In finding that Rosetta Stone had not met its burden of showing that summary judgment was proper as to the contributory trademark infringement claim, the court’s language left unclear what its conclusions were regarding Google’s liability for the sale of trademark-protected keywords to competitors who were not necessarily counterfeiters. Specifically it found that “no reasonable trier of fact could find that Google intentionally induce[d] or knowingly continue[d] to permit third party advertisers selling counterfeit Rosetta Stone products to use the Rosetta Stone Marks in their Sponsored Link titles and advertisement text.” If indeed the court intended to limit its holding to direct trademark infringement arising out of counterfeit websites, then it is not clear how or whether its decision would apply to the scenarios presented in the cases of GEICO and American Blind. In these two earlier cases, the courts left open the possibility that search engine operators who use third parties’ trademarks might, in appropriate circumstances, bear contributory liability for trademark infringement arising out of those advertisements.
The court also rejected Rosetta Stone’s claims based on vicarious liability. Citing the ruling in Perfect 10, the court in Rosetta Stone stated that “absent an agency relationship, vicarious liability can only be imposed if the defendant and infringer “exercise joint ownership or control over the infringing product.” It denied Rosetta Stone’s claim for vicarious trademark infringement because “Google [had] no control over third party advertisers’ Sponsored Links or their use of the Rosetta Stone Marks in the advertisement text.” The court also declined to accept Rosetta Stone’s suggestion that Google should be vicariously liable because it had “a legal right to stop the infringing conduct and the ability to do so, but fail[ed] to act.” Distinguishing Perfect 10 because it dealt with allegations of copyright infringement, the court held that “the mere fact that Google has a financial relationship with the alleged infringers [did] not demonstrate Google’s control of the Sponsored Links appearing on its website.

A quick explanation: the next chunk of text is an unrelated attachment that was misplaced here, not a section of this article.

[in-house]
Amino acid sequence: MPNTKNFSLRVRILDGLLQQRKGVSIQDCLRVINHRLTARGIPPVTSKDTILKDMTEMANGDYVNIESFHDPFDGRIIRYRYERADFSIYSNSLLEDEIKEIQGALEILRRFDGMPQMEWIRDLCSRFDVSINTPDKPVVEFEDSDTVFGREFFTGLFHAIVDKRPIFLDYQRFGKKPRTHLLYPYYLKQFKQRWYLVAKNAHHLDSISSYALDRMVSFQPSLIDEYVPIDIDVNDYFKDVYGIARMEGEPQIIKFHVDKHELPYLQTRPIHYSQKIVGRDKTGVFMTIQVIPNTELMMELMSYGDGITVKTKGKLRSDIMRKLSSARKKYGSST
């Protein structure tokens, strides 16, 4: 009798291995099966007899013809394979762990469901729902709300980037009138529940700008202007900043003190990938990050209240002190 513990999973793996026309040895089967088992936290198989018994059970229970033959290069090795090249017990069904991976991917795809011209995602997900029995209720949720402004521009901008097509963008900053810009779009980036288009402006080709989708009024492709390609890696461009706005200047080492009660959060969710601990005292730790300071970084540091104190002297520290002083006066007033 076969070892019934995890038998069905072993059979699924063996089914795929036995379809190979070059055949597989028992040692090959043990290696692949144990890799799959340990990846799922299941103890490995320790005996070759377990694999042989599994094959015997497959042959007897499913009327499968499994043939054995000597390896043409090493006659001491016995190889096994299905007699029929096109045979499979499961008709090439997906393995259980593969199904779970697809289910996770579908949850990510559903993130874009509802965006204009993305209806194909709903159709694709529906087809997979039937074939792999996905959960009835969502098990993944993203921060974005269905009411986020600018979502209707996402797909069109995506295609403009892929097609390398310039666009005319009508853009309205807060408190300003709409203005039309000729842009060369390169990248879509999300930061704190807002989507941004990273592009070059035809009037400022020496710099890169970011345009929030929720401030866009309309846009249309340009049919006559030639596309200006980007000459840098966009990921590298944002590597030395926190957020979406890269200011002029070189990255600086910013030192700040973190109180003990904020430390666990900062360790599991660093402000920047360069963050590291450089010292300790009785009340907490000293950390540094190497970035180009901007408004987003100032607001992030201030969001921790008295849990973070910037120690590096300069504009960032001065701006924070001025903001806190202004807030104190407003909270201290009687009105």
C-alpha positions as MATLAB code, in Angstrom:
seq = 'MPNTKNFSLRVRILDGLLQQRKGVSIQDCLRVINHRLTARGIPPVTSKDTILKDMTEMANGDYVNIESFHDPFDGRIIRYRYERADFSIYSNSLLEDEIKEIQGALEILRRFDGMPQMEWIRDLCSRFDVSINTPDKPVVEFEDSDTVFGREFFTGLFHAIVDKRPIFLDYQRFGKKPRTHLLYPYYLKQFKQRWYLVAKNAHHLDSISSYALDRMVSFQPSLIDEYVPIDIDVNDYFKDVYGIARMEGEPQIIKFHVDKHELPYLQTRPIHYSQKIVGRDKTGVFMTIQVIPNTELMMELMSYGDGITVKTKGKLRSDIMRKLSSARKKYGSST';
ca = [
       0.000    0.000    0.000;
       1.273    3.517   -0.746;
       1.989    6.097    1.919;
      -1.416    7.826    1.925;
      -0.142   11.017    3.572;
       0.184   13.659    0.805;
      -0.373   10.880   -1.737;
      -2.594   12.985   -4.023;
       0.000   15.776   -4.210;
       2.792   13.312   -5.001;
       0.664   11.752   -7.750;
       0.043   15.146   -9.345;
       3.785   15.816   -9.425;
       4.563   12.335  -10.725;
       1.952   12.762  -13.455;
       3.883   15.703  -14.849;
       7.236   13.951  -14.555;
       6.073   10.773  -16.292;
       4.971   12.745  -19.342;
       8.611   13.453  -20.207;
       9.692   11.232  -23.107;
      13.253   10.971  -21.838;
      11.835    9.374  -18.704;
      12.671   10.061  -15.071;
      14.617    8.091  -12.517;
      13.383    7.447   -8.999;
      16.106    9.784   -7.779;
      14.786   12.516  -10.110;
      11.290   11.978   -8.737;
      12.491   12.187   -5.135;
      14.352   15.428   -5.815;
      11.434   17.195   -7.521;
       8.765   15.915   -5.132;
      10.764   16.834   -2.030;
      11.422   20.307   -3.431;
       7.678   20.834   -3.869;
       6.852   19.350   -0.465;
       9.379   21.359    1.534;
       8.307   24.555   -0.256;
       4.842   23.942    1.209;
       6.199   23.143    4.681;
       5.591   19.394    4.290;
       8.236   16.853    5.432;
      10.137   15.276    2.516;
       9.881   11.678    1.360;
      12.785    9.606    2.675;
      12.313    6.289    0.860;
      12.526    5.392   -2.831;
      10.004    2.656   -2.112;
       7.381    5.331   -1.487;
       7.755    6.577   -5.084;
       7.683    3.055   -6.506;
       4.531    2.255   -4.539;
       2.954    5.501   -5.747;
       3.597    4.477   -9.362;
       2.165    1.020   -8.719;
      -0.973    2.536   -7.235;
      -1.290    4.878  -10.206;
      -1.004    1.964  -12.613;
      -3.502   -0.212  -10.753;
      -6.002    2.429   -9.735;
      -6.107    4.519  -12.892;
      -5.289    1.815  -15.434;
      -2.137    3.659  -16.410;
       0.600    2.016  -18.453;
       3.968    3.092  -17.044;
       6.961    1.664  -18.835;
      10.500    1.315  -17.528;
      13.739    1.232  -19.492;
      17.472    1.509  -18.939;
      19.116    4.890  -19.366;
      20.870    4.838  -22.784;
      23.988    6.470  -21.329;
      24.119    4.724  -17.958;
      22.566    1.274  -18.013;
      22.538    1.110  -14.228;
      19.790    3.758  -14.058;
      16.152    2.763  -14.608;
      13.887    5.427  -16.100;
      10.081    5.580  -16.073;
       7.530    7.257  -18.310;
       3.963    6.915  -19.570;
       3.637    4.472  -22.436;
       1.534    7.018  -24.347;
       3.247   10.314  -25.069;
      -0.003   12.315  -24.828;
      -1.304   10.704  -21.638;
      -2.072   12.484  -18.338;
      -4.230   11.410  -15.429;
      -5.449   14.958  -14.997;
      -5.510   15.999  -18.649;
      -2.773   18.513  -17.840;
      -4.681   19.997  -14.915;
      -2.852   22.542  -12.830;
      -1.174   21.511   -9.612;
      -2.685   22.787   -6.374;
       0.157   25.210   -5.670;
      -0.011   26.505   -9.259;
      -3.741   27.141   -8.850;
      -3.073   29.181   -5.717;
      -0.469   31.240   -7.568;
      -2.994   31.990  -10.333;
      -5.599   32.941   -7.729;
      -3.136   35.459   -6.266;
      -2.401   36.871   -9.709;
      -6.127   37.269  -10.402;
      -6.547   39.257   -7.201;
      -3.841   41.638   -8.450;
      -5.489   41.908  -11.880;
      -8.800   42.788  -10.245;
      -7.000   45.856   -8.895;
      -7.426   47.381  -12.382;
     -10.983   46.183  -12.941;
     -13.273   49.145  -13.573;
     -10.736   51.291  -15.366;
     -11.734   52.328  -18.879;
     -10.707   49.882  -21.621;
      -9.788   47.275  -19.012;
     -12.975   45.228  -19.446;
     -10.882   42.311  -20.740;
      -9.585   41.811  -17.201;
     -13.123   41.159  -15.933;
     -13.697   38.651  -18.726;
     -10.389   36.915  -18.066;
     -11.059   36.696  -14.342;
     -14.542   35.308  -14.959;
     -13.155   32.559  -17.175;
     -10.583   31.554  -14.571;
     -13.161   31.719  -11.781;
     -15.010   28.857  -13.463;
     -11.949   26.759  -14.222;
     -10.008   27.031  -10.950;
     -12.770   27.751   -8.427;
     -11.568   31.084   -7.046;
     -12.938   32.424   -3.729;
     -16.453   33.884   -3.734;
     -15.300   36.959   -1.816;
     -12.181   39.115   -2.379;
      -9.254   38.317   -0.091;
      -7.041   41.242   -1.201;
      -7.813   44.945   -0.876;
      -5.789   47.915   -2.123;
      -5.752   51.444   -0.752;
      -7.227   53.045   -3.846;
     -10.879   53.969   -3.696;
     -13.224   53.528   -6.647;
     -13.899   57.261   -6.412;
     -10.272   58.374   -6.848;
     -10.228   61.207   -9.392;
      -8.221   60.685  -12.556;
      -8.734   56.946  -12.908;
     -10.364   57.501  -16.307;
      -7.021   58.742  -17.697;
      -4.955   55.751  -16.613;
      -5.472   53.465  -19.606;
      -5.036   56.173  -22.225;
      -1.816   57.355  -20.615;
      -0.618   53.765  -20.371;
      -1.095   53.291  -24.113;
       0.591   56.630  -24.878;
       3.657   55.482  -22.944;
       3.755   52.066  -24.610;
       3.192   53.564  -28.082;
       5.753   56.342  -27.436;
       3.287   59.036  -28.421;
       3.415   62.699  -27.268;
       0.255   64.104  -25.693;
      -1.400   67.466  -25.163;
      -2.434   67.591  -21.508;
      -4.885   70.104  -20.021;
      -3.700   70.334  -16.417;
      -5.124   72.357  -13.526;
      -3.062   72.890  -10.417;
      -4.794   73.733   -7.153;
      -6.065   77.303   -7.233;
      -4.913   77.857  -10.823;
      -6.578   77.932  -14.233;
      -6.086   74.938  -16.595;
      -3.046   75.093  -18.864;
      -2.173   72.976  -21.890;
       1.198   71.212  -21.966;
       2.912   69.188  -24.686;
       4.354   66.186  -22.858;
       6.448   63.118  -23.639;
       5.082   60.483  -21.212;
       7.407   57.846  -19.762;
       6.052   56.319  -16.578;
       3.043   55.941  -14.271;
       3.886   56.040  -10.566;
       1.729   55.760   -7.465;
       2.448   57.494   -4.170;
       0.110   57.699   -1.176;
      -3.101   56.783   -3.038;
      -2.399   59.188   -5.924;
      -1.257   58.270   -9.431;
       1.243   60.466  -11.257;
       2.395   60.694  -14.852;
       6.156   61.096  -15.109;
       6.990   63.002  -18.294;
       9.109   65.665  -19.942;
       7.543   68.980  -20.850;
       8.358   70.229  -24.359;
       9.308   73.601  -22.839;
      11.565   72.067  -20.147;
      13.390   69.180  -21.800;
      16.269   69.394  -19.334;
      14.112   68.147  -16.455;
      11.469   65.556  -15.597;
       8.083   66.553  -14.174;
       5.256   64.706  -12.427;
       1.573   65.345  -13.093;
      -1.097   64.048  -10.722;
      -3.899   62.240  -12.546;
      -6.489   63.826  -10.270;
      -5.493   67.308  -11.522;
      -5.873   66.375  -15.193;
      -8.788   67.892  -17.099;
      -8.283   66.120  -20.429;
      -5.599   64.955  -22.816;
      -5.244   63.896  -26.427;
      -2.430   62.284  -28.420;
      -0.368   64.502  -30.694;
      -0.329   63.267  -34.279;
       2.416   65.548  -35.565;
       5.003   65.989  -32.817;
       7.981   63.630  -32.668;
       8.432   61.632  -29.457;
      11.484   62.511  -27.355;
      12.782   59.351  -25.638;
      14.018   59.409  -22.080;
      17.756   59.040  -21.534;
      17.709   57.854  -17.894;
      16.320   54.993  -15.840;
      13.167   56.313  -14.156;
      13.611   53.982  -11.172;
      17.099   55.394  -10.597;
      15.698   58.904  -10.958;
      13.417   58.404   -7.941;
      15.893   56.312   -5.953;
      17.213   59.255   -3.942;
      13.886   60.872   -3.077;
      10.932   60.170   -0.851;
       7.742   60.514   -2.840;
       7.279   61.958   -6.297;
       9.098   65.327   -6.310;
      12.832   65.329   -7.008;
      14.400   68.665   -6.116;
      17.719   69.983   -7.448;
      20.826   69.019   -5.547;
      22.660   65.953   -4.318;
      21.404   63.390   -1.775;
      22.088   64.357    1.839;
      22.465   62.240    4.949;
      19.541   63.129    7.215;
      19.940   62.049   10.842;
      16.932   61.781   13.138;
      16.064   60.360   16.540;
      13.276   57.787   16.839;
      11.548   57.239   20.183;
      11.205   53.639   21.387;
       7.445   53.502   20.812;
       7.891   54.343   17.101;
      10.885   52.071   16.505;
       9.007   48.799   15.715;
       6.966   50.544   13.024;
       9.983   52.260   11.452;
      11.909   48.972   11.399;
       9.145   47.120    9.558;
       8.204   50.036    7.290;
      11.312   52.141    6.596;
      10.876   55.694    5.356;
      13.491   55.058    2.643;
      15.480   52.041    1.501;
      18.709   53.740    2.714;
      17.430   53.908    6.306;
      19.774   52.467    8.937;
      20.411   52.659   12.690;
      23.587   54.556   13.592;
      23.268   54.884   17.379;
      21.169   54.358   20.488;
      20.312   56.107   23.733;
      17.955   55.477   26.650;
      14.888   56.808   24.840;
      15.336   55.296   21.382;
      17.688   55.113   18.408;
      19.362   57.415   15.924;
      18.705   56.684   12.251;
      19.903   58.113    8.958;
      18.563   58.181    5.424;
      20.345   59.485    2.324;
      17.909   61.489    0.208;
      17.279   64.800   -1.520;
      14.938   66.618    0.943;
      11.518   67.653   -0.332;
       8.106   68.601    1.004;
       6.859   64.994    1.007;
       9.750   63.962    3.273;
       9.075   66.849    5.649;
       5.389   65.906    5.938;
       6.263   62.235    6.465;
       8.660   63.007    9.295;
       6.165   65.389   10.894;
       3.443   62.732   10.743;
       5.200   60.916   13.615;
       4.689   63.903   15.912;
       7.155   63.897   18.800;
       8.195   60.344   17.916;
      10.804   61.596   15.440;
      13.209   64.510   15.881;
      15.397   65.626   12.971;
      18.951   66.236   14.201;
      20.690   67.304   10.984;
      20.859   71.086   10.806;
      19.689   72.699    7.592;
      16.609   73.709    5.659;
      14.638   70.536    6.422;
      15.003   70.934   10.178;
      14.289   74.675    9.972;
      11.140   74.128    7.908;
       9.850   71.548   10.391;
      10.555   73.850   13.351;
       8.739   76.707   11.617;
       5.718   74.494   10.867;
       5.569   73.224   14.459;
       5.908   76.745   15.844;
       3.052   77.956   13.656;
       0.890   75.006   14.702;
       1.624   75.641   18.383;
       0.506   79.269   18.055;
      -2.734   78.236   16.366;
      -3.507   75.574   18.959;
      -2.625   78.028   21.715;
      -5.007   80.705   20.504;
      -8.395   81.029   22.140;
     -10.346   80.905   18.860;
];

The Rosetta Stone court furthermore noted that Google was not in the business of selling goods, but rather in the business of providing advertising space. It compared Google to “the building owners in New York’s Times Square who [sic] sell space for billboards.” Just as those owners offered prime, high-visibility advertising space, the court reasoned, so did Google’s search engine offer its customers “a great opportunity to display their advertisements.” The court found that Rosetta Stone had failed to show that Google “direct[ed] or influence[ed] advertisers to bid on the Rosetta Stone Marks” and that consequently it had “not shown that Google control[ed] the appearance and content of the Sponsored Links and the use of the Rosetta Stone Marks in those Links.” It therefore declined to impose vicarious liability on Google.
Note however, that in reaching its decision on the vicarious liability claim, the court in Rosetta Stone appeared to limit its language to infringement arising out of “the Sponsored Links or [advertisers’] use of the Rosetta Stone Marks in the advertisement text.” In the litigation, as discussed above, the plaintiff had also raised and the court extensively discussed, contributory liability arising out of Google’s actions regarding counterfeit websites using Rosetta Stone’s marks. In its vicarious liability discussion, however, the court did not address Google’s control over infringing websites, but rather of the advertisements themselves, creating a discrepancy between the two outcomes and doubt, as well, as to the precedential value of the opinion.